The Oberlin Review

Chronic Campus Theft Problem Has Yet To Be Addressed

Jack Derwin, Contributing Writer

March 1, 2019

During my three years at Oberlin, there has been a steady stream of theft on campus. The crimes often occur at the same times and in the same locations year after year. Despite the obvious patterns, however, the College has done little to address the situation, and students’ belongings remain vulnerable. As a student, I have heard about all sorts of items being stolen — cellphones, gaming systems, laptops, money, shoes, clothing, posters, and more. The thefts I’ve heard about are nearly always nonviolent, occur when students are away from their on-campus homes, and are concentrated in school-owned Village Housing Units.These incidents are usually reported but never solved, and students often get little sympathy...

We Can — And Must — Implement Green New Deal

We Can — And Must — Implement Green New Deal

March 1, 2019

Days after Democrats won a majority in the House of Representatives in last year’s midterm elections, 150 young activists from the environmental activist group Sunrise Movement staged a massive sit-in at Speaker Nancy Pelosi’s office. Their demand? That the new Democratic majority produce a bold, comprehensive plan to address climate change. The United Nations’ climate report from a month earlier issued a stark warning: drastically reduce carbon emissions by 2030 or face an irreversible climate...

Design for America Offers Opportunity for Meaningful Change, Social Impact

Lily Jones, Layout Editor

February 22, 2019

Before heading to Northwestern University in August 2018 to participate in the Design for America Leadership Summit, I was not sure what to expect. I’d been encouraged to attend by a family friend that had worked with the organization in the past, so everything I knew going in was pulled from her anecdotes. Design for America is a nationwide organization that teaches students human-centered design, a creative problem-solving methodology, to help them tackle challenges in their local communities. The Leadership Summit was intended to give student representatives from DFA studios across the country the chance to meet each other, hone their design practice, and prepare for the upcoming semester. When I checked in that...

Bernie Sanders: The 2020 Candidate Nobody Asked For

Henry Hicks, Contributing Writer

February 22, 2019

The 2020 presidential election cycle has officially begun, with upwards of ten candidates already declaring their bids for the Democratic nomination. This deep pool includes current U.S. senators, entrepreneurs, local-level politicians, and more. Newer faces of the Democratic Party, such as Senators Kamala Harris and Cory Booker, have managed to generate much excitement, asserting themselves as candidates to be taken seriously despite claiming little name recognition. However, they’ll soon be tested by progressive powerhouse Sen. Bernie Sanders of Vermont, who announced his second presidential bid last Tuesday. Emerging into a majority of the public’s eye only a few years ago, Sanders positioned himself as...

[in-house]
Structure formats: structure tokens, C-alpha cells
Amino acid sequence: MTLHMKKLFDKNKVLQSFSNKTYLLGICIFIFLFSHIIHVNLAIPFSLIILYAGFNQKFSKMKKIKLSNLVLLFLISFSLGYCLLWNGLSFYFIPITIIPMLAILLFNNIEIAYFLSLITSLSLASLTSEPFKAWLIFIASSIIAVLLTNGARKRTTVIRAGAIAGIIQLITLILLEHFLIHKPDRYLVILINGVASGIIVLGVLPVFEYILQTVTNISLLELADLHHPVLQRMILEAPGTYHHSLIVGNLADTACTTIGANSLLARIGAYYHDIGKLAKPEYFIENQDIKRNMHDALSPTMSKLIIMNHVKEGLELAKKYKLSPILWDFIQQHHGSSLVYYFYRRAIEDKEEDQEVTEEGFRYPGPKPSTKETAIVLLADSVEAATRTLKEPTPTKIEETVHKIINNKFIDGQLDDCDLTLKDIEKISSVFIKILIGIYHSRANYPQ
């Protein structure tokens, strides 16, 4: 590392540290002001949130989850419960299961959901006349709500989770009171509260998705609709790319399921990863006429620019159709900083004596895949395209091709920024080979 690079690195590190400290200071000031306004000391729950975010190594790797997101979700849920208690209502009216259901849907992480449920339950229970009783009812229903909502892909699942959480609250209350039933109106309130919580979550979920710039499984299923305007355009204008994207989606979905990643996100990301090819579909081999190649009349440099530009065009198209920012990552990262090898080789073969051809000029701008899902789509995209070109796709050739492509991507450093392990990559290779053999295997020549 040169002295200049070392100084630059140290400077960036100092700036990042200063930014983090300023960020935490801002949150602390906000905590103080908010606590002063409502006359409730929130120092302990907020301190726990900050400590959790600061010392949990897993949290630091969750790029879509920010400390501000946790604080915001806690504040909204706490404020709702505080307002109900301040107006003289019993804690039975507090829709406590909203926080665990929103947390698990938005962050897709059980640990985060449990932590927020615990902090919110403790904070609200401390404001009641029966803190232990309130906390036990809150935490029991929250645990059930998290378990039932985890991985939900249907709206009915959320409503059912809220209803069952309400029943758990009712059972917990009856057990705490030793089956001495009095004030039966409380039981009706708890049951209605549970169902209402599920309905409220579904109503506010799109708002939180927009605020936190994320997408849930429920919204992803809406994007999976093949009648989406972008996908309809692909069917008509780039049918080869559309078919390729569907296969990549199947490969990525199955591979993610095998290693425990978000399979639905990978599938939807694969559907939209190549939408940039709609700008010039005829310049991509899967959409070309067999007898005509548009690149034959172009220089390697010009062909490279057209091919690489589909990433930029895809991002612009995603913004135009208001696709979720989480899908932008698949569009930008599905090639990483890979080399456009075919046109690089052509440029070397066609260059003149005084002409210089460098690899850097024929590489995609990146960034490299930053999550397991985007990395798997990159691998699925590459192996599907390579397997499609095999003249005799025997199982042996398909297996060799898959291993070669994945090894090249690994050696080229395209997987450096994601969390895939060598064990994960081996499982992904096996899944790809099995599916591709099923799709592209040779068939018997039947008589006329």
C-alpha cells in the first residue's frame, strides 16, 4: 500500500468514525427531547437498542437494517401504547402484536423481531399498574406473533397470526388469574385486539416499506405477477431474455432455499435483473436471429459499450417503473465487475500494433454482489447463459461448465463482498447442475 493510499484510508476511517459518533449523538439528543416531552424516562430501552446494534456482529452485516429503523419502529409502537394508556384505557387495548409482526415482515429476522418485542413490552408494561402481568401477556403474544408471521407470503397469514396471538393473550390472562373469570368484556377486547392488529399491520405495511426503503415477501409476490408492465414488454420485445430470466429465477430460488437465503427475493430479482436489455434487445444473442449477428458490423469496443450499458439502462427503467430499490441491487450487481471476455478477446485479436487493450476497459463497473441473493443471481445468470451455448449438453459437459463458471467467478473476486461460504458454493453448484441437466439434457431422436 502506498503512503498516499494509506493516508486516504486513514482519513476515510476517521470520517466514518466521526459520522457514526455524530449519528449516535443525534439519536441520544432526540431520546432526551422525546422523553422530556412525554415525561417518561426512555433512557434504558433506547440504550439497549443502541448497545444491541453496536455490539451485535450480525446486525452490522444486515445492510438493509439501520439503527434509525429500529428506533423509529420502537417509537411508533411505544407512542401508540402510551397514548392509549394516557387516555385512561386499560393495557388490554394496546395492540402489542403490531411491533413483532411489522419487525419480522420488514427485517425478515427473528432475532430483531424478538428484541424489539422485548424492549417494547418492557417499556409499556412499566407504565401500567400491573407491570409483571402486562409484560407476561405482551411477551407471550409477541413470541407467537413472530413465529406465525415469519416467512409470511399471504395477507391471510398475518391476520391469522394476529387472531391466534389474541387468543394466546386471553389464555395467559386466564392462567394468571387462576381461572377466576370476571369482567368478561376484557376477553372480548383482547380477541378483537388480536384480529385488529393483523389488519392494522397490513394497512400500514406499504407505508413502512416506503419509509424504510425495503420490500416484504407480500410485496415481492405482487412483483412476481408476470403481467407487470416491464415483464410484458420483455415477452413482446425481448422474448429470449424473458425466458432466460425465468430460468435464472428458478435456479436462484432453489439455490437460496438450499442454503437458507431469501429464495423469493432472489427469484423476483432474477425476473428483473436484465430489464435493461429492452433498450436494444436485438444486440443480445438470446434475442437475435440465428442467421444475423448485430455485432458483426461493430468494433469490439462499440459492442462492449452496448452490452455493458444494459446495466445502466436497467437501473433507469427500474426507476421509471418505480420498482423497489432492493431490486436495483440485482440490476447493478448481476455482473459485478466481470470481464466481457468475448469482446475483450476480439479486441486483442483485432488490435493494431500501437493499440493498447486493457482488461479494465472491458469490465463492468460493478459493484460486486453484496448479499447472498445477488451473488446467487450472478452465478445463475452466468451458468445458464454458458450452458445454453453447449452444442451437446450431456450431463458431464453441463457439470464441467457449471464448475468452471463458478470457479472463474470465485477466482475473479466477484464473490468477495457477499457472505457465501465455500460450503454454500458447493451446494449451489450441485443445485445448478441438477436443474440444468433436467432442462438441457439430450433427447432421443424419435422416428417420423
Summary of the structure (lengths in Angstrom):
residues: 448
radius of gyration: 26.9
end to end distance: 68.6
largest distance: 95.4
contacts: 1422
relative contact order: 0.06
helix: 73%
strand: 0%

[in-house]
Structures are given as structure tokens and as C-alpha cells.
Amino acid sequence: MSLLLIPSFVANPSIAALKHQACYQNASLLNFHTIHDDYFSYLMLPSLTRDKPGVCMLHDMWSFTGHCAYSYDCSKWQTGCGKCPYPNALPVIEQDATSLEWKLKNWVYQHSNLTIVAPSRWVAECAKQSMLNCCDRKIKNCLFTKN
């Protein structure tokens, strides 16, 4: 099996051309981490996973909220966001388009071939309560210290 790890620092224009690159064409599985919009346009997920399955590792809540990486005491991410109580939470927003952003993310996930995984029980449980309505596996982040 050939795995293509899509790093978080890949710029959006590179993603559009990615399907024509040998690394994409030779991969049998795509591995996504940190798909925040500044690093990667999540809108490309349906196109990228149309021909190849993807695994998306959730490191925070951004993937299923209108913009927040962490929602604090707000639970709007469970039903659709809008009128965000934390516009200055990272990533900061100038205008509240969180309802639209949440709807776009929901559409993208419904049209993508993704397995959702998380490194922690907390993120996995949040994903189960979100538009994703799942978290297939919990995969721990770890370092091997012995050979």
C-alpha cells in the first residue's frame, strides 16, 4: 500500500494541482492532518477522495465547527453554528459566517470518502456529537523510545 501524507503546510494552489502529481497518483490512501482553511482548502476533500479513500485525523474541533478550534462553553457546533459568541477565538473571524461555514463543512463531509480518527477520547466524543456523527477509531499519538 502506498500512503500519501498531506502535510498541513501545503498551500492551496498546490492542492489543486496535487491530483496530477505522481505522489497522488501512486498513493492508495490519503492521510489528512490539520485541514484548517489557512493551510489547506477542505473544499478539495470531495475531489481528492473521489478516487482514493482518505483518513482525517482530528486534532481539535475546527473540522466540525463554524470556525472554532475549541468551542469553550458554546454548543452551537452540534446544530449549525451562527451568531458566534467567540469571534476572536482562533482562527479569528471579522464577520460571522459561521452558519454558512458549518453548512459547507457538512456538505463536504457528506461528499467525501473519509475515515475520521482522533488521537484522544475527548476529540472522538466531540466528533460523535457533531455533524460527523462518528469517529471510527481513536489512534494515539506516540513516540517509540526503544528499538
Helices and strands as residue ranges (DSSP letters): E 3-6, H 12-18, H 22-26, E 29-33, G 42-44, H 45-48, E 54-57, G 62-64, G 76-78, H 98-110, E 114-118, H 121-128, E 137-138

Sanders’ Progressivism Offers Hope for 2020

Christo Hayes, Production Editor

February 22, 2019

The Bern has returned. Millionaires and billionaires nationwide are on life support. Cory Booker is reportedly pleading with his Big Pharma donors to keep a low profile. Barack Obama has been spotted on a coffee date with Joe Biden, who looked close to tears as 44 told him his monopoly on the “favorite grandpa” title is over. Beto O’Rourke has been sighted at a skatepark, brooding and hitting kick-flips. And the president’s White House staffers tell us he may declare DEFCON 4. Hyperbole aside — though it wouldn’t be shocking if the nation’s 1 percent started seeing their doctors more frequently — Senator Bernie Sanders’ emergence in the 2020 presidential field is exciting. Thus far, left-wing presidential...

Prestissimo is Back: It Needs to Stay That Way

Sage Vouse, Webmaster

February 22, 2019

Every three months or so, it comes time for Oberlin College and Conservatory students to select classes for the upcoming semester. This is a gratifying but precise process; the breadth demands particular attention be paid to future course offerings. Whether a student is looking to fill their quantitative formal reasoning requirements or simply expand their knowledge beyond their comfort zones, everyone is searching for something. There are several ways to go about this search, two of which — Acalog ACMS™, hosted on the Oberlin website, and OberView/Presto — involve searching courses by keywords. Then, students determine which courses are offered at which times, and determine what fits and what doesn’t. What’s...